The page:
Tissue engineering seeks to restore the function of diseased or damaged tissues through the use of cells, biomaterials, and biologically active molecules. The next generation of functional tissue replacements will likely require additional exogenous stimuli to achieve many of the important requirements for long-term clinical success. Two such requirements - physiologic mechanical properties and the ability to grow and remodel in a manner that allows for restoration of physiologic function - may be achieved by the judicious selection of in vitro culture parameters. Moreover, in vitro models are relevant not only to tissue engineering and regenerative medicine but also as platforms for high throughput screening of therapeutic drugs. In this chapter, representative studies of two diverse types of engineered tissues - cartilage and cardiac - are described in which in vitro culture parameters were manipulated in order to accelerate the growth, maturation and integration of engineered tissue constructs and improve their biomechanical properties. In this regard, the effects of culture duration, scaffold systems, bioreactors, growth factors, and mechanical conditioning are discussed. Given the rapid evolution of the field of tissue engineering, it is important to consider these in vitro culture parameters in conjunction with novel molecular and gene therapies and other emerging technologies.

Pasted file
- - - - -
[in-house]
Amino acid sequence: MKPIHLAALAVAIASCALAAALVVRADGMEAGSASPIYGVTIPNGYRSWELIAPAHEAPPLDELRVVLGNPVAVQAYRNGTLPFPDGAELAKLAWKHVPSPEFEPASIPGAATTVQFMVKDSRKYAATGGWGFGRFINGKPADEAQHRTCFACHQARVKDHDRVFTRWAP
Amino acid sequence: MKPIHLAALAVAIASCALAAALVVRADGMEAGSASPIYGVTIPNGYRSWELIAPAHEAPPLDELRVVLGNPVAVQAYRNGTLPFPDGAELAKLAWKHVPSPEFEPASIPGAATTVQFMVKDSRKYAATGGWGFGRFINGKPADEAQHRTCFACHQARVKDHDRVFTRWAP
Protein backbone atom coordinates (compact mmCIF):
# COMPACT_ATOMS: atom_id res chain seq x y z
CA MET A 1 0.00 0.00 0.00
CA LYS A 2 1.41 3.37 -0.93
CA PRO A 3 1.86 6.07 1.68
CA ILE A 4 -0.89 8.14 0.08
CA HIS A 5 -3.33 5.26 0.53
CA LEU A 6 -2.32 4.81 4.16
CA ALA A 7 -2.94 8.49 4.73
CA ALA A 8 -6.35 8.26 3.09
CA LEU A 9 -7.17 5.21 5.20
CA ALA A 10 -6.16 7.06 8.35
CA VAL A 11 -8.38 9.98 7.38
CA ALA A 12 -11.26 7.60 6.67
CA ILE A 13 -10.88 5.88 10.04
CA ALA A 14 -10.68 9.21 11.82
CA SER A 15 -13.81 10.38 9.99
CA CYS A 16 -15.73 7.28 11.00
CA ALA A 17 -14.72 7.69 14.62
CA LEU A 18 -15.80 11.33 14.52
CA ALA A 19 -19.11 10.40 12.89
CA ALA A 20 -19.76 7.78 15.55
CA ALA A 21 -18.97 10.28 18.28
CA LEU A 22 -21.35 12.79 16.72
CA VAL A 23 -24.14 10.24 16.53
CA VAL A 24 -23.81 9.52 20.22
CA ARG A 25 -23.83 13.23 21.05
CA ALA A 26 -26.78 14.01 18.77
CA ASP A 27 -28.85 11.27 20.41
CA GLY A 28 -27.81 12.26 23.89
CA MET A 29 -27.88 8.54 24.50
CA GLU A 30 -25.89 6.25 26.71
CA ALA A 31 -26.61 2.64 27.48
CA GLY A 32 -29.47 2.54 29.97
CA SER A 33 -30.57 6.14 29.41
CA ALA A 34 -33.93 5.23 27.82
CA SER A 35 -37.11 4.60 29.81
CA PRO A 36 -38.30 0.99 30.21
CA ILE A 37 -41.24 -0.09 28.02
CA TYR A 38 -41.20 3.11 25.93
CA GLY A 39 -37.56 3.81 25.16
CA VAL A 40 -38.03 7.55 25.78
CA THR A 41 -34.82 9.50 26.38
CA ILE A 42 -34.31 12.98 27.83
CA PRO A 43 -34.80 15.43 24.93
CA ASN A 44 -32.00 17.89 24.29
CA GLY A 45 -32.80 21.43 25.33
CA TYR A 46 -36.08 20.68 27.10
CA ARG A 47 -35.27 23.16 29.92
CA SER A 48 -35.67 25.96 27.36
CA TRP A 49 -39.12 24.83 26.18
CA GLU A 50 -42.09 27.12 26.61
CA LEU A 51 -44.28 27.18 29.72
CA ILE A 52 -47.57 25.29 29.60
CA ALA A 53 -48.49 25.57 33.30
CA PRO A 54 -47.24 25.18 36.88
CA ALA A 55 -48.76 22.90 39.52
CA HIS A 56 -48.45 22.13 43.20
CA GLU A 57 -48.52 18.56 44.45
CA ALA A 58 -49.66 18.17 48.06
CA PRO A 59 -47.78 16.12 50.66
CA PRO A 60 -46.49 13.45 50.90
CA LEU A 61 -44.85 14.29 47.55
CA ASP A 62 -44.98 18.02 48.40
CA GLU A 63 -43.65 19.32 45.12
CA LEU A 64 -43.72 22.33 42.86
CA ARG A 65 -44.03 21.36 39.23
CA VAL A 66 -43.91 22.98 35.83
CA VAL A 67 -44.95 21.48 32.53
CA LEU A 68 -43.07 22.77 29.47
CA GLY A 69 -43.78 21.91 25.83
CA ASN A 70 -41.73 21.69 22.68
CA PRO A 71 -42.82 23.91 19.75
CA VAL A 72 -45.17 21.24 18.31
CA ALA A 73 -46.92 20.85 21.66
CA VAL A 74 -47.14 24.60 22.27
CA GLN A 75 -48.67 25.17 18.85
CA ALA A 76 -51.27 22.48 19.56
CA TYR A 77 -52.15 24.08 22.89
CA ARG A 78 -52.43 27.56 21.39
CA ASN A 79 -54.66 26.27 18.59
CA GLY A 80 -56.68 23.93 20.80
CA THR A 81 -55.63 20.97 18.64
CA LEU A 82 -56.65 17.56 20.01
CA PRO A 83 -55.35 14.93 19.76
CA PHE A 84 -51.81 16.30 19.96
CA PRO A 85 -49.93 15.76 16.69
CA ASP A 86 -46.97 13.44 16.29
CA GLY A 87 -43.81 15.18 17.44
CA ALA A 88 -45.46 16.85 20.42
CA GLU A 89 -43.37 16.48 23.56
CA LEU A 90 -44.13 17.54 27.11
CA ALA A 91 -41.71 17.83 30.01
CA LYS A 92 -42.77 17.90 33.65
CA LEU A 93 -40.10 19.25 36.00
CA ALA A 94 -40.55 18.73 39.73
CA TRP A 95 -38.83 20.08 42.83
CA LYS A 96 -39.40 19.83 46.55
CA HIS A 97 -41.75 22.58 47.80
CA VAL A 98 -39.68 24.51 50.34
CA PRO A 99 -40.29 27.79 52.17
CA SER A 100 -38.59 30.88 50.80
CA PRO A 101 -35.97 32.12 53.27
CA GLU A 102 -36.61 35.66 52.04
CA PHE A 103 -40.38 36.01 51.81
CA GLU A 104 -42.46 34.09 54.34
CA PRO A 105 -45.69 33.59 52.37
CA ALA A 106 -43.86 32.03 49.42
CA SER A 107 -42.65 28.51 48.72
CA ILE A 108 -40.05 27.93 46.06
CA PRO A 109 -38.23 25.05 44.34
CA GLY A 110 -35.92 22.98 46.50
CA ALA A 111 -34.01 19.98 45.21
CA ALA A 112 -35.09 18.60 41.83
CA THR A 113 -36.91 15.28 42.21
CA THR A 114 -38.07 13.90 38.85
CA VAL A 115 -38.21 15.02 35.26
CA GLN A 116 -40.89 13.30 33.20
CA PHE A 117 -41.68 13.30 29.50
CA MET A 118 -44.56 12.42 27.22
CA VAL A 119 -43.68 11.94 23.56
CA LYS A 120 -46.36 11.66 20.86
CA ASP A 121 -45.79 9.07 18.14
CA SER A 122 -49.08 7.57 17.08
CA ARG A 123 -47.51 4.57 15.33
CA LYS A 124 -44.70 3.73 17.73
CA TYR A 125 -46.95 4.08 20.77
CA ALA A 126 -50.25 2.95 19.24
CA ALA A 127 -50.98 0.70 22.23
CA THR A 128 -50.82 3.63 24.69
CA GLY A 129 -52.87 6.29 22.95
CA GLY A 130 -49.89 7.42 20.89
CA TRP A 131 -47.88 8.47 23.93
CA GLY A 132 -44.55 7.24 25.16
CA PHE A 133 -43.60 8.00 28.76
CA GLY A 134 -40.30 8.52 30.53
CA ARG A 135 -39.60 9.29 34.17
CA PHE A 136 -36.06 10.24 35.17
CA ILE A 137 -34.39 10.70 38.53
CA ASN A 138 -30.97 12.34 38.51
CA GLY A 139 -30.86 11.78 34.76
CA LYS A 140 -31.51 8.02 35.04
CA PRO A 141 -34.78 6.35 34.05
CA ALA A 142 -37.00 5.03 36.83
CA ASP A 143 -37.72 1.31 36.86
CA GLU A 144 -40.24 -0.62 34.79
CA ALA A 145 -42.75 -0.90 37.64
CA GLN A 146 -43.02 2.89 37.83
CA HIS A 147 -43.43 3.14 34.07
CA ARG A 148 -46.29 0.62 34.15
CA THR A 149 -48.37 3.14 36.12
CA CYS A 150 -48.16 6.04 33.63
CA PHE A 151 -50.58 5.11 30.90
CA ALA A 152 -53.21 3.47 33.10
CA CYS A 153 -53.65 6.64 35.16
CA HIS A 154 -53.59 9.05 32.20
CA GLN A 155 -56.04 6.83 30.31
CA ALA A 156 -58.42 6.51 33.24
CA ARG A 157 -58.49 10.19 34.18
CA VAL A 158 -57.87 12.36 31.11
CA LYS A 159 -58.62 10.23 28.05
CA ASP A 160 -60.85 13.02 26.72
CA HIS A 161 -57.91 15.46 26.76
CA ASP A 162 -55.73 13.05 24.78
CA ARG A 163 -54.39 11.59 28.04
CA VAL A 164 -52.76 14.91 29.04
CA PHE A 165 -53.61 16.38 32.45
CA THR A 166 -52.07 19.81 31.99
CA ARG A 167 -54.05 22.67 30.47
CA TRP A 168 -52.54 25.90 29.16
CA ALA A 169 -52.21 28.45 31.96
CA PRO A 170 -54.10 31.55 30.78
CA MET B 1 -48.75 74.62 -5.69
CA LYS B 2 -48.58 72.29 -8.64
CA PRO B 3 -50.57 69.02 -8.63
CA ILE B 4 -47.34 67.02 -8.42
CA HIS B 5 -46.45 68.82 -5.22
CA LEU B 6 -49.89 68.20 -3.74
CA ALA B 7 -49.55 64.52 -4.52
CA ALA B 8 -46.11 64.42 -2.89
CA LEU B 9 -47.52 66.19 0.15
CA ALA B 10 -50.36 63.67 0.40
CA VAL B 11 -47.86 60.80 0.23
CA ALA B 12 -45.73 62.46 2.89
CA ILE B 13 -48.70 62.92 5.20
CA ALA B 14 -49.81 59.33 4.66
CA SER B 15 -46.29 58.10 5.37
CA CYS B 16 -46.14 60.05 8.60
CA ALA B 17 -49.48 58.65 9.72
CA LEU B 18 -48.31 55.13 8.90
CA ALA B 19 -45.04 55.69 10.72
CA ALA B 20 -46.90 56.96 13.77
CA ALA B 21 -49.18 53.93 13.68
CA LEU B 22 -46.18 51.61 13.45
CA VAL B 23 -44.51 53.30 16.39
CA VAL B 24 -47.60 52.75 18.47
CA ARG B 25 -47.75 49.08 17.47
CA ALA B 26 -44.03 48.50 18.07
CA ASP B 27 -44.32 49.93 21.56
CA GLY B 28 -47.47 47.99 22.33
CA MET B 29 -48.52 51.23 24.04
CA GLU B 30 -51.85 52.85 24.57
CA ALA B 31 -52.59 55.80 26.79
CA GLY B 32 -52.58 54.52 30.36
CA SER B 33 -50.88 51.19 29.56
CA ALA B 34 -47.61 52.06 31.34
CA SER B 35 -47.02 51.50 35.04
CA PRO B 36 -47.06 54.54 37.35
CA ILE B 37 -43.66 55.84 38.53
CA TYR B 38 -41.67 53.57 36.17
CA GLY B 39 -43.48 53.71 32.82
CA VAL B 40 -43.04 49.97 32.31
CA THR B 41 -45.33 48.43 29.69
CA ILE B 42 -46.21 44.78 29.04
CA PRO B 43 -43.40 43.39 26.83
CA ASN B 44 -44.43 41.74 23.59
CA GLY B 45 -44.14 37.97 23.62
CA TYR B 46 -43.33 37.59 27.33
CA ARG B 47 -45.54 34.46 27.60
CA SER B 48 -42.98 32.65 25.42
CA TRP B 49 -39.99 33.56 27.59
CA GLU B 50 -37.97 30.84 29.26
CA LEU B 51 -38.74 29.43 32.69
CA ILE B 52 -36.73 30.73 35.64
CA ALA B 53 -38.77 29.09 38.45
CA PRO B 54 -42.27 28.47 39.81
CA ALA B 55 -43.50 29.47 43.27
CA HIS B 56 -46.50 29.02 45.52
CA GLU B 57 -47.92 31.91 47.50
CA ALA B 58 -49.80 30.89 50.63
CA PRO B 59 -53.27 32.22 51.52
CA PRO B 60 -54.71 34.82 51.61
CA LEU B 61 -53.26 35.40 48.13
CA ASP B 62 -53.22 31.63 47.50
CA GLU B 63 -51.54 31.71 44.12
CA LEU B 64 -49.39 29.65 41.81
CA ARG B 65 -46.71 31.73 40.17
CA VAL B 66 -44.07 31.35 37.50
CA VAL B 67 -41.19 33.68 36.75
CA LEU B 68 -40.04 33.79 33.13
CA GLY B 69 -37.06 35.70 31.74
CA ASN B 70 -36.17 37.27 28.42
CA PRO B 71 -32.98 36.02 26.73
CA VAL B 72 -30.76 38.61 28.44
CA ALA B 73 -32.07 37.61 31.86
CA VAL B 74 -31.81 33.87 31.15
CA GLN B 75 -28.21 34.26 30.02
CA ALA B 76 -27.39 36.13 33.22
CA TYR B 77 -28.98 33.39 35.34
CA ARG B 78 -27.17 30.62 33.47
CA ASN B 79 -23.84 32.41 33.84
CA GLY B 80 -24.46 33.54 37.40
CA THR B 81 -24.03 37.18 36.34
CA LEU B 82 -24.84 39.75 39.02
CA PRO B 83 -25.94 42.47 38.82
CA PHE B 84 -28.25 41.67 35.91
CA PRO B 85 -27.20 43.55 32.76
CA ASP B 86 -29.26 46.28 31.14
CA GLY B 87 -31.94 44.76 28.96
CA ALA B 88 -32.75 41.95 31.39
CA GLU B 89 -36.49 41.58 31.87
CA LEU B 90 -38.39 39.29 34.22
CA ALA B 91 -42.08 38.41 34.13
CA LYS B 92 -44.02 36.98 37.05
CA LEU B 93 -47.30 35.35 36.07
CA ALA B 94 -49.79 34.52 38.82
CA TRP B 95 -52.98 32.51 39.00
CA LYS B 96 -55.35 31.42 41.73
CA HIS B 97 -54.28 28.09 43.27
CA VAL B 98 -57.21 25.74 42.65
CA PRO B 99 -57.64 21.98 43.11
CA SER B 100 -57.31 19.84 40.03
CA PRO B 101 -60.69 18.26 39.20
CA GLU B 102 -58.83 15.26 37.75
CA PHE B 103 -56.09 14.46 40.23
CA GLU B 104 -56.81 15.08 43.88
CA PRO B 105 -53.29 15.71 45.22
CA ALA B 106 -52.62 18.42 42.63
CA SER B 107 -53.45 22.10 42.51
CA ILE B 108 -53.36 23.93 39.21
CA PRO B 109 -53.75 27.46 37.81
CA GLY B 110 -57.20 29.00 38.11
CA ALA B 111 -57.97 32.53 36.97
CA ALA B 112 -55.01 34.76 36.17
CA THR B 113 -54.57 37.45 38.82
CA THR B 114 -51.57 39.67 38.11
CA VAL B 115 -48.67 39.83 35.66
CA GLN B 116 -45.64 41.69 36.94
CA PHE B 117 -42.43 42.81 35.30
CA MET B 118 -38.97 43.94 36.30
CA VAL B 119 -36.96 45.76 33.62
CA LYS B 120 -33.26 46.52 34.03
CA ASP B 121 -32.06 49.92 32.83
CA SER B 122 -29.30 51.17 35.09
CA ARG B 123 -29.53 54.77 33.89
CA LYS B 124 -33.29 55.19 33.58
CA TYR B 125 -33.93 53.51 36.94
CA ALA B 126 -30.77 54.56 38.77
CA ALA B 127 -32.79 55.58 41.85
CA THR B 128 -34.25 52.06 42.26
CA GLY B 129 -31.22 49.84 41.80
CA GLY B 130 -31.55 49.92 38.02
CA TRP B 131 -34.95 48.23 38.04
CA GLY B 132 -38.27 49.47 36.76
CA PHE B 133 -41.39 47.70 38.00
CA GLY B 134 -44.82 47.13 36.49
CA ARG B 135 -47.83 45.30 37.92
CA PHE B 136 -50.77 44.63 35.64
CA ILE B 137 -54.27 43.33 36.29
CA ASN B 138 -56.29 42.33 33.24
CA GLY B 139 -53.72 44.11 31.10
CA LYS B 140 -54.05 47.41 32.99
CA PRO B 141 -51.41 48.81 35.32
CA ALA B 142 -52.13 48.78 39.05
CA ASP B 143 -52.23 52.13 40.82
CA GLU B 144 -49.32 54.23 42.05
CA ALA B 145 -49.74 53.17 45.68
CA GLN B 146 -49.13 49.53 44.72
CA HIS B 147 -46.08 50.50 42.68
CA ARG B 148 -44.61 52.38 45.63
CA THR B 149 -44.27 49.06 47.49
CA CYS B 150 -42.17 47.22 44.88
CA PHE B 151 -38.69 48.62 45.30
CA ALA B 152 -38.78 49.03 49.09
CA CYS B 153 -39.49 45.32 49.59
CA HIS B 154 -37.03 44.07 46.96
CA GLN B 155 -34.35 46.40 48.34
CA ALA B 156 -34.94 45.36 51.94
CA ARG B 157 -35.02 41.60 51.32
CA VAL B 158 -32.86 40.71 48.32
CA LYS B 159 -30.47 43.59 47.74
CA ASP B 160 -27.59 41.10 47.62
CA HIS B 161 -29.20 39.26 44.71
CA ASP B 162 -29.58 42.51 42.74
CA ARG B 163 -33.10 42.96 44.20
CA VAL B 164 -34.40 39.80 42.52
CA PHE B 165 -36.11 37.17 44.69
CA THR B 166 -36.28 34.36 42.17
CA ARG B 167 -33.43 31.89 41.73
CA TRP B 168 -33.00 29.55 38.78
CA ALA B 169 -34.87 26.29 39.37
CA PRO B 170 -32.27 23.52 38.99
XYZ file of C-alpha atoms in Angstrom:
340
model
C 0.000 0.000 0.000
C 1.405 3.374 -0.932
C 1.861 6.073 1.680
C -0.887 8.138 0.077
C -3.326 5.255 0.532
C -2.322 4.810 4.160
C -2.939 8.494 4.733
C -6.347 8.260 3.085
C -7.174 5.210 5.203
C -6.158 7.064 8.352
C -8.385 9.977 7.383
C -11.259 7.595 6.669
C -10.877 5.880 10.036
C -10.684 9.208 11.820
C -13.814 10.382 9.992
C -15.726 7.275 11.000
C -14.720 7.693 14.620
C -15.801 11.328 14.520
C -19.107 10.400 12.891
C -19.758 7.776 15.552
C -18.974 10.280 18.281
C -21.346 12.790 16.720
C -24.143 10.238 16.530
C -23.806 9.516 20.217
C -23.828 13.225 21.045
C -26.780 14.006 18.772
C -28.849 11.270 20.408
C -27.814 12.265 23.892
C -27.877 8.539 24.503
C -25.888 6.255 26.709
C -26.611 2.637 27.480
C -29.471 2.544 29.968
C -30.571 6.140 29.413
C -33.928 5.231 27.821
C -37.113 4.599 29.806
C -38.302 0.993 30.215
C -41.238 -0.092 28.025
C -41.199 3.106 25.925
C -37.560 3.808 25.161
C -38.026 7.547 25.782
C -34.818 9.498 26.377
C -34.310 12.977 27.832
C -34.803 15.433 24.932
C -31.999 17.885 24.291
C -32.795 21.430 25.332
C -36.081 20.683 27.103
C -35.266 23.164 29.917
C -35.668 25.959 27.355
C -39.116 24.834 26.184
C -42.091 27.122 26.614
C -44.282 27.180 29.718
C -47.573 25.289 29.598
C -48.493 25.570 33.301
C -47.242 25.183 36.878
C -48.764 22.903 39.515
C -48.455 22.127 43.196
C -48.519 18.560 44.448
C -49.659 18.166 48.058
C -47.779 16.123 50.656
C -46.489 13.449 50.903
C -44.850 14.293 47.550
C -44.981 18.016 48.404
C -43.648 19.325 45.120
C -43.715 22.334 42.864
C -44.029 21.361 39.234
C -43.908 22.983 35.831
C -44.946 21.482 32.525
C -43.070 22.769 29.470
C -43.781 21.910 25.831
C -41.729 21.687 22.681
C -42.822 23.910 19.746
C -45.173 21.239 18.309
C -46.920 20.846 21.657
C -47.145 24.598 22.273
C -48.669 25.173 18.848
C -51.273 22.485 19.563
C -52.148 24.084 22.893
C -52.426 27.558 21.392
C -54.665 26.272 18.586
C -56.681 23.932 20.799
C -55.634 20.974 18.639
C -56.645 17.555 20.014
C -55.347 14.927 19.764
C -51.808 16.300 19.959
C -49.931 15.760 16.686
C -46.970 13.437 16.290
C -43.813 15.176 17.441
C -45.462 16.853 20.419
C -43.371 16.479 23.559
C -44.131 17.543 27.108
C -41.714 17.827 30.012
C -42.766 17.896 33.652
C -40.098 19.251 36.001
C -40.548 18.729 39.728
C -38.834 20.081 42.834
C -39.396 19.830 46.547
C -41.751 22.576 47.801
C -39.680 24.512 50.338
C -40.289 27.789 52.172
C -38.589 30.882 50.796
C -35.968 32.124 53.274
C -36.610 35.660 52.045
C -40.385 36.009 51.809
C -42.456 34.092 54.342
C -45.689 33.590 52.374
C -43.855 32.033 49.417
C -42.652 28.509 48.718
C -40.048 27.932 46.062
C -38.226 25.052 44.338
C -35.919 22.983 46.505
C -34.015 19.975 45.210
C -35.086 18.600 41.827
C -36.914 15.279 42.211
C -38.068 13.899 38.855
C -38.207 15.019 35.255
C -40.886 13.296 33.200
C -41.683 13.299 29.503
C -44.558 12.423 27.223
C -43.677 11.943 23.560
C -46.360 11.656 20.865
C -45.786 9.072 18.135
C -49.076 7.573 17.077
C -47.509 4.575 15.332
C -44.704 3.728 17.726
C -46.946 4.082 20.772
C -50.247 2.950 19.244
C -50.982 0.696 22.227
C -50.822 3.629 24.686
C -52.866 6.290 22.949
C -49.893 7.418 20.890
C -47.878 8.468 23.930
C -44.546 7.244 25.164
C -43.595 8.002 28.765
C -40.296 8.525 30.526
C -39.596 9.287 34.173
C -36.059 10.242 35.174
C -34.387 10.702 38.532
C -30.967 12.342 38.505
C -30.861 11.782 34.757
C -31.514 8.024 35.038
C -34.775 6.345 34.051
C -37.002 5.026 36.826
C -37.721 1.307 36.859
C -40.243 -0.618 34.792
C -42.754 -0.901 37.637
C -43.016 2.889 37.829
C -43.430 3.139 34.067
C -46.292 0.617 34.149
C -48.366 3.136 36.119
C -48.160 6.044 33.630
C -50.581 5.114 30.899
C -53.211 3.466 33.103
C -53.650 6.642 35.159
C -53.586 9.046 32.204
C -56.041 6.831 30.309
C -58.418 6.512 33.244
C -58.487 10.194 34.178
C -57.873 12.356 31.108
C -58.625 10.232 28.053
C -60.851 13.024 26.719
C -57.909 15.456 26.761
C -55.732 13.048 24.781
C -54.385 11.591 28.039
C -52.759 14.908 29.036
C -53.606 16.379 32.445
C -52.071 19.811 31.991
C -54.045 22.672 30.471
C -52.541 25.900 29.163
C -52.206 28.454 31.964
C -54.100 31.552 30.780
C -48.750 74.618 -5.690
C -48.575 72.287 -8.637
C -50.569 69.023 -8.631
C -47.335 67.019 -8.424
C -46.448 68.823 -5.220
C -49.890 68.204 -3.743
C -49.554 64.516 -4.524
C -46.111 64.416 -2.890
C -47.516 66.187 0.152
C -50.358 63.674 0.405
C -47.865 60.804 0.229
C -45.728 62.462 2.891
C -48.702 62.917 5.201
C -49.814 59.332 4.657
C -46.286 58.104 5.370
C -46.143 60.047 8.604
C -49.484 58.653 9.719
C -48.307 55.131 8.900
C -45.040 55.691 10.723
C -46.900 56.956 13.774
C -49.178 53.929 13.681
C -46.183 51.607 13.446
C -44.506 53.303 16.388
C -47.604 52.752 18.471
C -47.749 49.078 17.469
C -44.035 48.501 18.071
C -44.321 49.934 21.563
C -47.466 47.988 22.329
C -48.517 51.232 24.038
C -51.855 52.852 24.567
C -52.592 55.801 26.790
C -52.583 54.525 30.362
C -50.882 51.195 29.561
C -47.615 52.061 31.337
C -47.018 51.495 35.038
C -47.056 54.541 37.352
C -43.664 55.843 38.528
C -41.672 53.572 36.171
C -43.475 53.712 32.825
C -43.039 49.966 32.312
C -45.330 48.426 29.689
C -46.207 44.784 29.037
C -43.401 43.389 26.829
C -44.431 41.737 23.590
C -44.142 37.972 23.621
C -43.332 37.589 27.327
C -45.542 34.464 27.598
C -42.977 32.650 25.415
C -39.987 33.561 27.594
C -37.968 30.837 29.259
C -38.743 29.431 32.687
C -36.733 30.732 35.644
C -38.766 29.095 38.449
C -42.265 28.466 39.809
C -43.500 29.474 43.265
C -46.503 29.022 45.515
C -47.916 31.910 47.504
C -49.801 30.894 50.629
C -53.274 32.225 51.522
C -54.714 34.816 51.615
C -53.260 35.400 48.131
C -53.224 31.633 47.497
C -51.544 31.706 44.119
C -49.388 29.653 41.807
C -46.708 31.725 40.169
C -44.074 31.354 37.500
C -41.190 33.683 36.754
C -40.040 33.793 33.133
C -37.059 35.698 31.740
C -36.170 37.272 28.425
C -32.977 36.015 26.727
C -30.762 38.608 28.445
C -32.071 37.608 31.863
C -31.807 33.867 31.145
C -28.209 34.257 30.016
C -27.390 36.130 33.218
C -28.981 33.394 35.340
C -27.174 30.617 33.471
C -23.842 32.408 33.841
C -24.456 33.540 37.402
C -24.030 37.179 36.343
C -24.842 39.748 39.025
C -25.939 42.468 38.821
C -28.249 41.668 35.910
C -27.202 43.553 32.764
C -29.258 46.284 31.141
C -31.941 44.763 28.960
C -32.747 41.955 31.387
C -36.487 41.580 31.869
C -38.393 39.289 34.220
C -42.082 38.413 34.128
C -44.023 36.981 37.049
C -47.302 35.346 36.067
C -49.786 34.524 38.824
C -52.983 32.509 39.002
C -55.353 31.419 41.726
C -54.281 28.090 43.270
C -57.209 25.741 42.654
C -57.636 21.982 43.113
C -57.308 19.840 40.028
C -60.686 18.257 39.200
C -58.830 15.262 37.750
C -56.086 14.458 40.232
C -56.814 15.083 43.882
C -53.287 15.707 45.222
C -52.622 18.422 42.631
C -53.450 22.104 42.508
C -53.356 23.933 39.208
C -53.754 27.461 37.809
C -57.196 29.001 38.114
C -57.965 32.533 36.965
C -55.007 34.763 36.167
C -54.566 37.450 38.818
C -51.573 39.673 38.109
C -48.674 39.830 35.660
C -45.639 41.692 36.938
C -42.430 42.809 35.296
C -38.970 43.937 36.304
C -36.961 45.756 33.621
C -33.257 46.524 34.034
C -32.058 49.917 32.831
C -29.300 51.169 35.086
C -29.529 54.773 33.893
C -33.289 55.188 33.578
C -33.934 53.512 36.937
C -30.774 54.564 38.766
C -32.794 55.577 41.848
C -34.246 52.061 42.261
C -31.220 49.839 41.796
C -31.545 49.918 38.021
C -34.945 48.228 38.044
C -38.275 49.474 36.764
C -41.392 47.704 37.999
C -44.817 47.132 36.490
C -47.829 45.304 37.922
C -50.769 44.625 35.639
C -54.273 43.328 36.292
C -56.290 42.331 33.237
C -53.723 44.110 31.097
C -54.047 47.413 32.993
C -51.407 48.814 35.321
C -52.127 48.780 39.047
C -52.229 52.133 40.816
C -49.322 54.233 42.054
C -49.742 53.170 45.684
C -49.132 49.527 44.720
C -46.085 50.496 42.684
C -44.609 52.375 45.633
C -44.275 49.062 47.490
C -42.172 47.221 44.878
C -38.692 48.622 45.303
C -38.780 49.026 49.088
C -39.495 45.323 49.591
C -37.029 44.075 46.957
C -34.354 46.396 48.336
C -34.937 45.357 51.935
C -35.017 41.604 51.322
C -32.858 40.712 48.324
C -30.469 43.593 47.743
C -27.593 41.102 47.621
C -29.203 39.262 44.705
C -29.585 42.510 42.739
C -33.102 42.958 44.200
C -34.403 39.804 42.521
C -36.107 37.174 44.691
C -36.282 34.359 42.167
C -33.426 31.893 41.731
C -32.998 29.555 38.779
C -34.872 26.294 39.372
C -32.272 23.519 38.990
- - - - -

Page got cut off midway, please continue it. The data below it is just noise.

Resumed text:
|Title of host publication||Principles of Tissue Engineering|
|Subtitle of host publication||Fourth Edition|
|Number of pages||23|
|State||Published - Nov 2013|
- Growth factors
- Mass transport
- Mechanical conditioning